Study design and interventions

In the cost effectiveness analysis we addressed two issues: the decision about who should undertake the intervention and the level of uncertainty around this decision.4 5 The incremental cost effectiveness ratio represents the relation between costs and outcomes and thus facilitates decision making. We characterised the uncertainty associated with this decision by estimating the probability that nurse delivered endoscopy is cost effective over a range of values of decision makers’ willingness to pay for an additional quality adjusted life year (QALY).

The clinical study, of which this economic evaluation was part, was a pragmatic randomised trial in 23 hospitals in England, Scotland, and Wales.6 A total of 1888 patients were allocated at random to either a doctor or a nurse for upper gastrointestinal endoscopy or flexible sigmoidoscopy. We collected health outcome measures at baseline, one day, one month, and one year after the intervention. Further details of the trial conduct, and patient sample and characteristics, are described elsewhere.3 We take a UK National Health Service (NHS) perspective with effects assessed in terms of health gains measured in QALYs. As the time horizon of the study was one year, discounting was not appropriate. We did not extrapolate beyond one year as the study was not powered to detect differences between groups in factors influencing long term health outcomes. We used Bayesian analysis in which the parameters have probability distributions. Thus it was possible, and appropriate, to compute the probability of an event being effective or cost effective.

Data collection and outcome measures

We extracted information on resources used during endoscopy of trial patients from resource time sheets. Information collected included duration of endoscopy, number of patients undergoing endoscopy, staffing, and consumables used (except for therapeutic procedures). The duration of procedures was timed from the extubation of one patient to the extubation of the next.

We obtained data on resource use after the endoscopy from examination of patients’ medical records and patients’ questionnaires administered at baseline and 12 months (table 1). We estimated the cost of the intervention from data on the duration of intervention from the clinical trial multiplied by figures for the cost per minute (for doctor or nurse) estimated from Netten and Curtis.7 Table 2 shows unit cost estimates in 2002-3 prices.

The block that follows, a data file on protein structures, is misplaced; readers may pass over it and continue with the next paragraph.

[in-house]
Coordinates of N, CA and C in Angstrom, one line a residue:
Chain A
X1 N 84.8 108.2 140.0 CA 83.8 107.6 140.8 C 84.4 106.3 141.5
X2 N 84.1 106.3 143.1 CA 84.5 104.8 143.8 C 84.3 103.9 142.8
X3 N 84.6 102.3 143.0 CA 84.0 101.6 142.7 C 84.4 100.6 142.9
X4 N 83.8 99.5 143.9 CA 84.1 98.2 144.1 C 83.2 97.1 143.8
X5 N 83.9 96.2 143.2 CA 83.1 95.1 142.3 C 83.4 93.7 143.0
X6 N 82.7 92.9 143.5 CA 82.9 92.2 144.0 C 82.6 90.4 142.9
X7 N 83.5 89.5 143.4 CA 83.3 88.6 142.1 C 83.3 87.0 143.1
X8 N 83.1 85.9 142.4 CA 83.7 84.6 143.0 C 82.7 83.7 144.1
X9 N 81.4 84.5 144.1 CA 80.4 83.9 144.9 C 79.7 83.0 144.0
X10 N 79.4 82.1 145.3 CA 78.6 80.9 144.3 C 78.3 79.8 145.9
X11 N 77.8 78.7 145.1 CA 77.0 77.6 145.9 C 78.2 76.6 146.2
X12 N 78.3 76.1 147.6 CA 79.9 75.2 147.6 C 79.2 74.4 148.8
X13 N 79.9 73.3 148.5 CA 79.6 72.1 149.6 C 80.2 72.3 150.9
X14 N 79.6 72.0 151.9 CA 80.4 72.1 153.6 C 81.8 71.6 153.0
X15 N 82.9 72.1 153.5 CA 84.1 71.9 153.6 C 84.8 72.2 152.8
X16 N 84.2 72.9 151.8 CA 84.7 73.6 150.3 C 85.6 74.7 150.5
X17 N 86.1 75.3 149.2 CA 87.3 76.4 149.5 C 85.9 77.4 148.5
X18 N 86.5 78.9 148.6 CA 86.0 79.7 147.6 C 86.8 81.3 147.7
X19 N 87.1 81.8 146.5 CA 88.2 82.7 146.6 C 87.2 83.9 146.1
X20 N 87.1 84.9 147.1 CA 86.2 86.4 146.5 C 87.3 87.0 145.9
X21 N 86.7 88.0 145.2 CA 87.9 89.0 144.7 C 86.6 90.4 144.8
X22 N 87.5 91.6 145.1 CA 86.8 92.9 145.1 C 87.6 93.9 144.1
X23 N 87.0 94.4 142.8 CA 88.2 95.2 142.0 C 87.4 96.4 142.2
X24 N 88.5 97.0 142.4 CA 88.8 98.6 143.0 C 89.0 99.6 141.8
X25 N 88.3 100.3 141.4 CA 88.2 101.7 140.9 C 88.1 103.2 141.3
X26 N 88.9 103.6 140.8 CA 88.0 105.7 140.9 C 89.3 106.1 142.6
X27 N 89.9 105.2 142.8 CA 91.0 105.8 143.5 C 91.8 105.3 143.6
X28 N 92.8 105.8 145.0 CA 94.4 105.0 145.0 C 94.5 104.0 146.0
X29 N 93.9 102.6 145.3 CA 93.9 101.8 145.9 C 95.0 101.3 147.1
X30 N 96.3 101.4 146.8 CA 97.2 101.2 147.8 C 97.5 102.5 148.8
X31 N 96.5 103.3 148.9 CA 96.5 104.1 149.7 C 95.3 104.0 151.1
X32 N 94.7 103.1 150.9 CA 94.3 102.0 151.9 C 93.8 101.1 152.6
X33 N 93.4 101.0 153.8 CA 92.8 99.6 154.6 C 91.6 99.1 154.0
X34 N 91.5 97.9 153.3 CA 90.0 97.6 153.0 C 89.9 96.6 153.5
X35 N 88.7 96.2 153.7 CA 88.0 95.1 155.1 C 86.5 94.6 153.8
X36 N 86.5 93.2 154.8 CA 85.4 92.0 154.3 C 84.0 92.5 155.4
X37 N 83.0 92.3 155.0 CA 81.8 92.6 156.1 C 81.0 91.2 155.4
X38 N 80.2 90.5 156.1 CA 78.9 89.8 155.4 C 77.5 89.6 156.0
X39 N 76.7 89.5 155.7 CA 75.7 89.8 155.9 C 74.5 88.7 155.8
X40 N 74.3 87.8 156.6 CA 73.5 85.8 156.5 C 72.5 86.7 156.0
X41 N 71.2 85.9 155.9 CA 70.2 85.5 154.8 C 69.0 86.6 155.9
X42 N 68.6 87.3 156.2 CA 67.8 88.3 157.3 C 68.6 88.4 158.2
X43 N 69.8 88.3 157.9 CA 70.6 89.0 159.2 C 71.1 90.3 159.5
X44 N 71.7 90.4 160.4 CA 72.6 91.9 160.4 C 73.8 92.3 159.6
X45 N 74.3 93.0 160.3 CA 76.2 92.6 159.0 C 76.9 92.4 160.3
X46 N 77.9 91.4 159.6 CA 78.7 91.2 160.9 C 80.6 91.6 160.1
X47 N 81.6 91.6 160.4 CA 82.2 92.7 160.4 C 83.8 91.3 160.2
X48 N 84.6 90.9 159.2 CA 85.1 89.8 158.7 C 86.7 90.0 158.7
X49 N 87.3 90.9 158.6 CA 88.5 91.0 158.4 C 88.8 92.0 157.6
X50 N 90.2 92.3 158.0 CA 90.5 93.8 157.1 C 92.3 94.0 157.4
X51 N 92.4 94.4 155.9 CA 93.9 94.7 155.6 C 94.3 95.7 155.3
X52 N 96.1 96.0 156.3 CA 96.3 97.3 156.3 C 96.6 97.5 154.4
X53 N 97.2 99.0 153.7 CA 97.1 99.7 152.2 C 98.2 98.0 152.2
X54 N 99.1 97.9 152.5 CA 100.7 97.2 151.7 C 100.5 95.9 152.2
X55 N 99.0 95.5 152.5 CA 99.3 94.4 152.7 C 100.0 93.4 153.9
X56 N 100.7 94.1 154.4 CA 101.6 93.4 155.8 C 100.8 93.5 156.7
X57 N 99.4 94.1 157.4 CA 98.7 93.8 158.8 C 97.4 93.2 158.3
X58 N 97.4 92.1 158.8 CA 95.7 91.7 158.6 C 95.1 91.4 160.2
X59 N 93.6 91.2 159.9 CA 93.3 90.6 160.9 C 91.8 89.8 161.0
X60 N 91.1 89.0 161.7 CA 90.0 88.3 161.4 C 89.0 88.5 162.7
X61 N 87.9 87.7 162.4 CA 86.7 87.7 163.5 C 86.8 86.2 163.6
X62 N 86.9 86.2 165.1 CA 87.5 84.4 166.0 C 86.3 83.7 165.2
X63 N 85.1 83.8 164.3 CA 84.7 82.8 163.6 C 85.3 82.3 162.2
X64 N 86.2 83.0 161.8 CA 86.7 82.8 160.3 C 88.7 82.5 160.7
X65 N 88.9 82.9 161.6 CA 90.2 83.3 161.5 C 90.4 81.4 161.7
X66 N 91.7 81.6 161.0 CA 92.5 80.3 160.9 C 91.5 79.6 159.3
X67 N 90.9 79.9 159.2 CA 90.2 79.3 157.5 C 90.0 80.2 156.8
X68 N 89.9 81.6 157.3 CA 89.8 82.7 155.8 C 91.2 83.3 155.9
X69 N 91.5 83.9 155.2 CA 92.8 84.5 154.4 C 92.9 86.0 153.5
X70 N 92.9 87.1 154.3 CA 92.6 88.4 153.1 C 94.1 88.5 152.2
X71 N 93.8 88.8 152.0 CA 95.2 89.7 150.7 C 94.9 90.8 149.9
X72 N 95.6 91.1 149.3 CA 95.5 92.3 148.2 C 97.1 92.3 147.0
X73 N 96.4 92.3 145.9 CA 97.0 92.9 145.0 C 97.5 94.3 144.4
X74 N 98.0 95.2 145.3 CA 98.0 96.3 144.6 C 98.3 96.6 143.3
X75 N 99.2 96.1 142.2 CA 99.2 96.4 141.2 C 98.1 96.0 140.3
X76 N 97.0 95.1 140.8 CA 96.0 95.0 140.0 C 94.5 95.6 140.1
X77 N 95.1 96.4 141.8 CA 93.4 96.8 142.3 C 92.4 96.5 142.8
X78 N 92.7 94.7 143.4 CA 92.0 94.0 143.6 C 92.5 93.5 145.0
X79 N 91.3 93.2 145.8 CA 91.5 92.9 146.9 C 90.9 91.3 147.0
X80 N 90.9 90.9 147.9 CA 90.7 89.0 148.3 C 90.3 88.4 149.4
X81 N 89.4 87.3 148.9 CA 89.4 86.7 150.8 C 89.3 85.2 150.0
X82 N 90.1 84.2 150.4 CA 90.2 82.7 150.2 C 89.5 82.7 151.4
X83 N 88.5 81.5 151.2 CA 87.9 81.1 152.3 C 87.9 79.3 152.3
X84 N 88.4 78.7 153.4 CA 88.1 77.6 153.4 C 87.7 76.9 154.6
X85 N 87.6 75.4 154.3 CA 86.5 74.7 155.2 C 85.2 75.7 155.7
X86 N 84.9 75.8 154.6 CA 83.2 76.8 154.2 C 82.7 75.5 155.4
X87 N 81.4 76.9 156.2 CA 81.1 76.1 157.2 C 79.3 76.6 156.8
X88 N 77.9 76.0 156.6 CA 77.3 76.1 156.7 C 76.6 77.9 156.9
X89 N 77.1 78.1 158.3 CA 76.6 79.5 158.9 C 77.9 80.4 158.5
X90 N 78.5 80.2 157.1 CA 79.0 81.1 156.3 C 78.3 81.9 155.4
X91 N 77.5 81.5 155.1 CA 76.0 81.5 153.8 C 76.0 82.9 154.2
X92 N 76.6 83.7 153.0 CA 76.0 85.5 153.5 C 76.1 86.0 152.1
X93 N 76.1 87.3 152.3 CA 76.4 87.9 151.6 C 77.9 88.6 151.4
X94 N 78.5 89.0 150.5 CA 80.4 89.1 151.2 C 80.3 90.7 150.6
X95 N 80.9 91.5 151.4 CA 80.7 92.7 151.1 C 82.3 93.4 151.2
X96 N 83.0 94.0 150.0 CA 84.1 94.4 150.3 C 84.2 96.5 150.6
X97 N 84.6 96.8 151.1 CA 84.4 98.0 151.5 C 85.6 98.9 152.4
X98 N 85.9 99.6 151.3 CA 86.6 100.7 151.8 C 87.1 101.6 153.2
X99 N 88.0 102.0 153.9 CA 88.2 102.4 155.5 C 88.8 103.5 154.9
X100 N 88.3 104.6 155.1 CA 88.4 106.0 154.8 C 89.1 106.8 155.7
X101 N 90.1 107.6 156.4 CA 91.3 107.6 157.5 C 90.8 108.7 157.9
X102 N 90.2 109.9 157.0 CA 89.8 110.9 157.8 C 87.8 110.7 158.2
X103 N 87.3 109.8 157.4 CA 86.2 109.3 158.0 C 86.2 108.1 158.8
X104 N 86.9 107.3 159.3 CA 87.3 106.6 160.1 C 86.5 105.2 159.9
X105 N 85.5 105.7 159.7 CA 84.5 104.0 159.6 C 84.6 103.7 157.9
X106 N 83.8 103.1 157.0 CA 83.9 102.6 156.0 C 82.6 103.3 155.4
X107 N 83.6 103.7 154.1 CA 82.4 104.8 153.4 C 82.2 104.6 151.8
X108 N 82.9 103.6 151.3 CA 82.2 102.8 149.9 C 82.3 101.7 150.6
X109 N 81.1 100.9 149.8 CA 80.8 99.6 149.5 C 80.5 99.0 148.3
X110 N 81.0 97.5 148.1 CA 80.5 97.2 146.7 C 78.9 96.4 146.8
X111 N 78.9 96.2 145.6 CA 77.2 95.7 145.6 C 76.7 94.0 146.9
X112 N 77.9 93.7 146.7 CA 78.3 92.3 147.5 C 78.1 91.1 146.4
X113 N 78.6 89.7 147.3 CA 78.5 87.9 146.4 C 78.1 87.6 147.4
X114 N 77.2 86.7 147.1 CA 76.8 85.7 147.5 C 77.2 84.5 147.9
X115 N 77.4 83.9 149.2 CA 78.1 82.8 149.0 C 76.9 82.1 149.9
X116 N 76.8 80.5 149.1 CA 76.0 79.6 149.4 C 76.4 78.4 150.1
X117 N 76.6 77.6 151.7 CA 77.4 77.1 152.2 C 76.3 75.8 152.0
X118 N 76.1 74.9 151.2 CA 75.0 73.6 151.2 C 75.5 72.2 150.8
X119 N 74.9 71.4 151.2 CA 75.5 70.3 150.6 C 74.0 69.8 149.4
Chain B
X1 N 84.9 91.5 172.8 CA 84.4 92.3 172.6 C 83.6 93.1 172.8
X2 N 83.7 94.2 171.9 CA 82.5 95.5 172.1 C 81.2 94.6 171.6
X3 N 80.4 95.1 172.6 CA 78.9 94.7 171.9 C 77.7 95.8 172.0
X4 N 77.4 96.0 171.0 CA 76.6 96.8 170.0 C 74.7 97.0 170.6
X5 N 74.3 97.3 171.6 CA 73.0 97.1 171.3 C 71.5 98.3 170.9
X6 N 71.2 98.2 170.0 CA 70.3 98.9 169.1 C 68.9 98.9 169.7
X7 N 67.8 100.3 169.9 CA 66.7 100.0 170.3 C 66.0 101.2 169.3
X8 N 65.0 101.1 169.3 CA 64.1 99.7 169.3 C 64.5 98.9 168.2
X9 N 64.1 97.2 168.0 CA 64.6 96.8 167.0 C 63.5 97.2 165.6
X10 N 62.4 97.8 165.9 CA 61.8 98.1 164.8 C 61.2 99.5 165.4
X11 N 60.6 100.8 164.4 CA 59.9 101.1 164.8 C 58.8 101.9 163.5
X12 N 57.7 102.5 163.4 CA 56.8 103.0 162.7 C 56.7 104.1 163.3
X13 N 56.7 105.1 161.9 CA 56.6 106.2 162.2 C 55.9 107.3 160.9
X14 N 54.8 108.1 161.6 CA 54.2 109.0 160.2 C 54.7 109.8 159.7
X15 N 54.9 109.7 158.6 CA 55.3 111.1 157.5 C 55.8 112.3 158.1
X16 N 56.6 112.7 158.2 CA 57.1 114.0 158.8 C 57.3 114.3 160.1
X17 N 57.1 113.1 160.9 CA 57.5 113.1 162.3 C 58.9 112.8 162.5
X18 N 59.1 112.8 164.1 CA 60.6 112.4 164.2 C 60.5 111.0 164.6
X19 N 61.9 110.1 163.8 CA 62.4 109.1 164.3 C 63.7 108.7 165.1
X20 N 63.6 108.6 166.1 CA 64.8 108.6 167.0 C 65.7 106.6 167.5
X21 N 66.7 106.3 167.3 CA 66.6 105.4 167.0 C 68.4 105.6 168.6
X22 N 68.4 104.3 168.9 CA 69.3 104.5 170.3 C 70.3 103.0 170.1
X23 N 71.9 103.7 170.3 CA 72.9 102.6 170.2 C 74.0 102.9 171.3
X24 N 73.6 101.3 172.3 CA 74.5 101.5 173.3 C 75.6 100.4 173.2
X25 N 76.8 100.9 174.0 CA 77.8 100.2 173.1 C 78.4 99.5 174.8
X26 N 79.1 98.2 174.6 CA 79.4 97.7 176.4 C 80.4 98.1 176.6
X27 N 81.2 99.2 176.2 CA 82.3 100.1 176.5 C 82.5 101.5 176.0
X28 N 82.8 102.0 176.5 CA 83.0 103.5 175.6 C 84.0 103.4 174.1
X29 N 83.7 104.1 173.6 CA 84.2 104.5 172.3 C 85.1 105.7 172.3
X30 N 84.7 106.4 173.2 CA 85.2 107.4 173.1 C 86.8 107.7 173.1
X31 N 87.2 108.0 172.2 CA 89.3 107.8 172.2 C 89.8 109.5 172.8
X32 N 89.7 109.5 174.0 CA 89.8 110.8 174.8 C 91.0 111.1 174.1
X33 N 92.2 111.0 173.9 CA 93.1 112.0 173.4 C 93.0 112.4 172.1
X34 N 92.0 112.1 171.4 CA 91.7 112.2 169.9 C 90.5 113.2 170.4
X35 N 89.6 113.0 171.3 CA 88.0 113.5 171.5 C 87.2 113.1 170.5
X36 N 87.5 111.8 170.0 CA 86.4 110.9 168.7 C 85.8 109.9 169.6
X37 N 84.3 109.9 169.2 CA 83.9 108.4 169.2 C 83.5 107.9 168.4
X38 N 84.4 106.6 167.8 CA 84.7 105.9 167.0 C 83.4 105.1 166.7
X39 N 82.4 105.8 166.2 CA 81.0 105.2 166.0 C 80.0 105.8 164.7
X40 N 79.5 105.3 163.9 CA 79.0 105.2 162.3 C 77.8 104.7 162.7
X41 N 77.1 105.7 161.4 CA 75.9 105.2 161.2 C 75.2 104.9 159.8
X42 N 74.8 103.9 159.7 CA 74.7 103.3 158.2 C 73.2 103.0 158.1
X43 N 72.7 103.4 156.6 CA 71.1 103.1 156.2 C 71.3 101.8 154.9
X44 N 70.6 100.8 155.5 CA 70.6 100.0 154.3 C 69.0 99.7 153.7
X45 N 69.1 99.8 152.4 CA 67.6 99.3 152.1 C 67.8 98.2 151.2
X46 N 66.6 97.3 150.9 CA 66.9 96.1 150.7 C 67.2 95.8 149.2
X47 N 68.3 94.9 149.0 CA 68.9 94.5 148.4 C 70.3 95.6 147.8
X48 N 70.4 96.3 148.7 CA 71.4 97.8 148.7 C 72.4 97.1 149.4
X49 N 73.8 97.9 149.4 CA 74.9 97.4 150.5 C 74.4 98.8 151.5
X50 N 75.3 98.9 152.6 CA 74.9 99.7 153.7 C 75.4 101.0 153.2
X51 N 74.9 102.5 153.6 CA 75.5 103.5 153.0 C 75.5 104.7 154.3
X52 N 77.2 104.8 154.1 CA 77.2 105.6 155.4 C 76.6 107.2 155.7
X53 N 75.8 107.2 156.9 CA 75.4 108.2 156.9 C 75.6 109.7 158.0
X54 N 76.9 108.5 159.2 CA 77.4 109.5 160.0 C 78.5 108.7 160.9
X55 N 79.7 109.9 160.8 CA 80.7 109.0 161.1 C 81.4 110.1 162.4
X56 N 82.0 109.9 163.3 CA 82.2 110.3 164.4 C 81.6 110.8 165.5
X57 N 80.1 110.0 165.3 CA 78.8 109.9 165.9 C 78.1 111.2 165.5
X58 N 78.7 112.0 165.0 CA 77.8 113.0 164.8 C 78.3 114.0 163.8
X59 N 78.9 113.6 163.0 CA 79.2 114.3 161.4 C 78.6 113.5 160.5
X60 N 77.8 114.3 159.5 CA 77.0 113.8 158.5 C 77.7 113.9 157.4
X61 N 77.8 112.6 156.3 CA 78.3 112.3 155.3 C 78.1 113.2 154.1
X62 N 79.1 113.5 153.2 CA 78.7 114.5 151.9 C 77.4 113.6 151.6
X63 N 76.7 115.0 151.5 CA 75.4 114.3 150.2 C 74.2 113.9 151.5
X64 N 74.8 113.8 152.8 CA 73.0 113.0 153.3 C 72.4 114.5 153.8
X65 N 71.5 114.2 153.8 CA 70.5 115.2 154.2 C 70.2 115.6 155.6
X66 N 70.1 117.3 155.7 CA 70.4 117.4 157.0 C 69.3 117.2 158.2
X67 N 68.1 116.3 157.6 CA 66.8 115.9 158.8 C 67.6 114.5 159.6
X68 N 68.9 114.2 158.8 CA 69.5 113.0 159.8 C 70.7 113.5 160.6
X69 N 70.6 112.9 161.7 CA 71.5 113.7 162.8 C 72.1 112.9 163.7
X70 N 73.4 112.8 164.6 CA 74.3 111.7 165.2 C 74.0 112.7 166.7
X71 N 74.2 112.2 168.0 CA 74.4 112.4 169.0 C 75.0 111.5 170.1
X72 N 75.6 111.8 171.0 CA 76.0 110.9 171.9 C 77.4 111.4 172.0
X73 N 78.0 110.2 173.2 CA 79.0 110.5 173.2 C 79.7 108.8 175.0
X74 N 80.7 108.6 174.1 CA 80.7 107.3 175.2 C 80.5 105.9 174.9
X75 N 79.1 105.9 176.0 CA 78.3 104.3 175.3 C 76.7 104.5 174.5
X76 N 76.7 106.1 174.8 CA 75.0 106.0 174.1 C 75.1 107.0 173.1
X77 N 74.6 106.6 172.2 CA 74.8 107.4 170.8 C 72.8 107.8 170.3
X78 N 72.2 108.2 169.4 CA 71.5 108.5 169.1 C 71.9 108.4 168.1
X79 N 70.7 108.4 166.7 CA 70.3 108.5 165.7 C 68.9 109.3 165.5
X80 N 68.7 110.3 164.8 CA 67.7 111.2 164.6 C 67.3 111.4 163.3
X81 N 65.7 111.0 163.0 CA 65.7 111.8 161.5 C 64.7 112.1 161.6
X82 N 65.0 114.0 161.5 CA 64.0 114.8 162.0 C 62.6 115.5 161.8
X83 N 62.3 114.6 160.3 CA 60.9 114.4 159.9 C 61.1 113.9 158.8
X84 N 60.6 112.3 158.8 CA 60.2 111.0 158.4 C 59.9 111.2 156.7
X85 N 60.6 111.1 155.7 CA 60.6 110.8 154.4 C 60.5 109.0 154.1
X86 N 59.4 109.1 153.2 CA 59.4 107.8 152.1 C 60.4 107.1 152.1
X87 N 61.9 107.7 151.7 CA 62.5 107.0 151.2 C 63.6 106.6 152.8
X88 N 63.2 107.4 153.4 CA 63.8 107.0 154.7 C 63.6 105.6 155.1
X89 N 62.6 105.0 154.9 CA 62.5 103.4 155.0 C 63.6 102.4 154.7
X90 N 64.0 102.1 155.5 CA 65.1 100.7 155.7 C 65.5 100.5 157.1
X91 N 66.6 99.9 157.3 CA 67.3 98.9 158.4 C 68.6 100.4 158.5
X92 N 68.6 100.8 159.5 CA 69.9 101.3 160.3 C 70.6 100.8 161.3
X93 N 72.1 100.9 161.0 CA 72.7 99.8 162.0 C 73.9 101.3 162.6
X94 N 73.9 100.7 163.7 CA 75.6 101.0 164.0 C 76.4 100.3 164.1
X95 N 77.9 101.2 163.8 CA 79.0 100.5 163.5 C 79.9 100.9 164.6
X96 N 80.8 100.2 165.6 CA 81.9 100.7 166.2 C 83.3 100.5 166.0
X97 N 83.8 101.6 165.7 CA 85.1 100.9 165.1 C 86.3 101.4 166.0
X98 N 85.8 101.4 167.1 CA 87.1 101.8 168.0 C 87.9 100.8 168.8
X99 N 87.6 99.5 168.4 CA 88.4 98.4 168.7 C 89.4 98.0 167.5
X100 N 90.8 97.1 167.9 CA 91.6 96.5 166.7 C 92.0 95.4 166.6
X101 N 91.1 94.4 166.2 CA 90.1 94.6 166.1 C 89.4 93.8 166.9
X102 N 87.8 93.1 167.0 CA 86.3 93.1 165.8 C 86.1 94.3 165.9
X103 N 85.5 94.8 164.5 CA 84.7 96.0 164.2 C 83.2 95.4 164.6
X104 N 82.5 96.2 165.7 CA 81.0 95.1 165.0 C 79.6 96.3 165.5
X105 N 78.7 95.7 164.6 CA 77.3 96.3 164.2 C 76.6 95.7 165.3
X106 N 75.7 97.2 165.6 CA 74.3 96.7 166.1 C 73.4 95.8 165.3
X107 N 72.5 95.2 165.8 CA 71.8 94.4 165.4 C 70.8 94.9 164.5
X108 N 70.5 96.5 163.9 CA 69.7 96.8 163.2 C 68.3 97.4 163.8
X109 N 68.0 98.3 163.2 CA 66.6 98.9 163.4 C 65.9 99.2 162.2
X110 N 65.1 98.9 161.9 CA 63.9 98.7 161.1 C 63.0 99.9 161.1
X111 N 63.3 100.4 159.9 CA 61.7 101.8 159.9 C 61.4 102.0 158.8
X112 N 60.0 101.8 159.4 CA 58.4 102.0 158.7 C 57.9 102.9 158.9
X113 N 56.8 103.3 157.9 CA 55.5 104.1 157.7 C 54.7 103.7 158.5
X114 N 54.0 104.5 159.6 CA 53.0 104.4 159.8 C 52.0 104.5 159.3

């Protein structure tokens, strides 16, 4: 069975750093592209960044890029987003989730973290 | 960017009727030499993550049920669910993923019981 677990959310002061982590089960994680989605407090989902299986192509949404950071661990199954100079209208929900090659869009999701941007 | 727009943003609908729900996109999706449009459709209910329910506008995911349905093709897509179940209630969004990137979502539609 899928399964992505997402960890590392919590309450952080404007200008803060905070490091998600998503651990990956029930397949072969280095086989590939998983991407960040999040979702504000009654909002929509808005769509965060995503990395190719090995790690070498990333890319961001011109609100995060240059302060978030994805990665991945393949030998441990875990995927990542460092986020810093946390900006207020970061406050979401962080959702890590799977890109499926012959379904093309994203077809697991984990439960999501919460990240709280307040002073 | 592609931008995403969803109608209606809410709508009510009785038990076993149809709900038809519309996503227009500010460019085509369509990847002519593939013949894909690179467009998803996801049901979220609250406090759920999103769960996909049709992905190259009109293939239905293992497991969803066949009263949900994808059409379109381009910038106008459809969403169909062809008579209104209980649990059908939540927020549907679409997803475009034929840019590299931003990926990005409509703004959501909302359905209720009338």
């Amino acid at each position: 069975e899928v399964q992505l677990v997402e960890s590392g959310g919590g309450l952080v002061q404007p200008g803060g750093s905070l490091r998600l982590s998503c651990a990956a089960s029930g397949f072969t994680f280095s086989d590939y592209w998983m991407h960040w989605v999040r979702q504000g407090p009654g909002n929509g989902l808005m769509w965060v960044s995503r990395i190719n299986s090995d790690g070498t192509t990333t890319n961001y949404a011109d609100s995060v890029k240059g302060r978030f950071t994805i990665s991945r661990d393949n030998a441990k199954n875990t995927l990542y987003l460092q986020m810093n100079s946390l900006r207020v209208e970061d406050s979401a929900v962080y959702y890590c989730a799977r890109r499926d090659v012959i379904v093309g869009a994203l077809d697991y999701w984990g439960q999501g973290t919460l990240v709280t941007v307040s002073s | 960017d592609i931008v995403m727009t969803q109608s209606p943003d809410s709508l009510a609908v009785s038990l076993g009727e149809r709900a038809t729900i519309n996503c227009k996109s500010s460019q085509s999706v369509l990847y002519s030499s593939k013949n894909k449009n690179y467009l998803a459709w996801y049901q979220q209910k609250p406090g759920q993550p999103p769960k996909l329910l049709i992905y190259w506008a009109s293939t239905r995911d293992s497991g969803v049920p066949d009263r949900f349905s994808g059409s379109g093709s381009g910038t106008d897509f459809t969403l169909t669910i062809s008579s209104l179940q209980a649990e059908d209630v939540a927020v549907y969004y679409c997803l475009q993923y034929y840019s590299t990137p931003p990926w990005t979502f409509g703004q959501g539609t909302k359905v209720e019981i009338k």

Table 1

 Details of resource use data and unit costs

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Table 2

 Unit costs of resources used

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We used the EQ-5D instrument8 to measure patients’ health states and to ascribe values to those states. This instrument measures health across five dimensions (mobility, self care, usual activities, pain and discomfort, and anxiety and depression). Patients have three possible responses (no problems, moderate problems, or severe problems) for each of these dimensions to reflect their perceived their health states. This puts each into one of 245 mutually exclusive health states (the 243 states arising from the EQ-5D, plus unconscious, and dead), each valued on a scale from 0 (representing death) to 1 (representing perfect health).

We converted all EQ-5D scores to “utilities” through a tariff derived from a representative UK population sample.9 We compared mean QALYs generated in the two groups over the 12 month period. We plotted utility at baseline and subsequent points and calculated the area under the curve to estimate QALYs gained (or lost) by each patient. This reflects the fact that the QALY is the product of time and utility10 and assumes that changes in utility over time follow a linear path.11 We adjusted these estimates for baseline EQ-5D as recommended by Manca et al12 and included sex and age as covariates. In a subgroup analysis we separately considered the cost effectiveness of sigmoidoscopy and oesophagogastroduodenoscopy.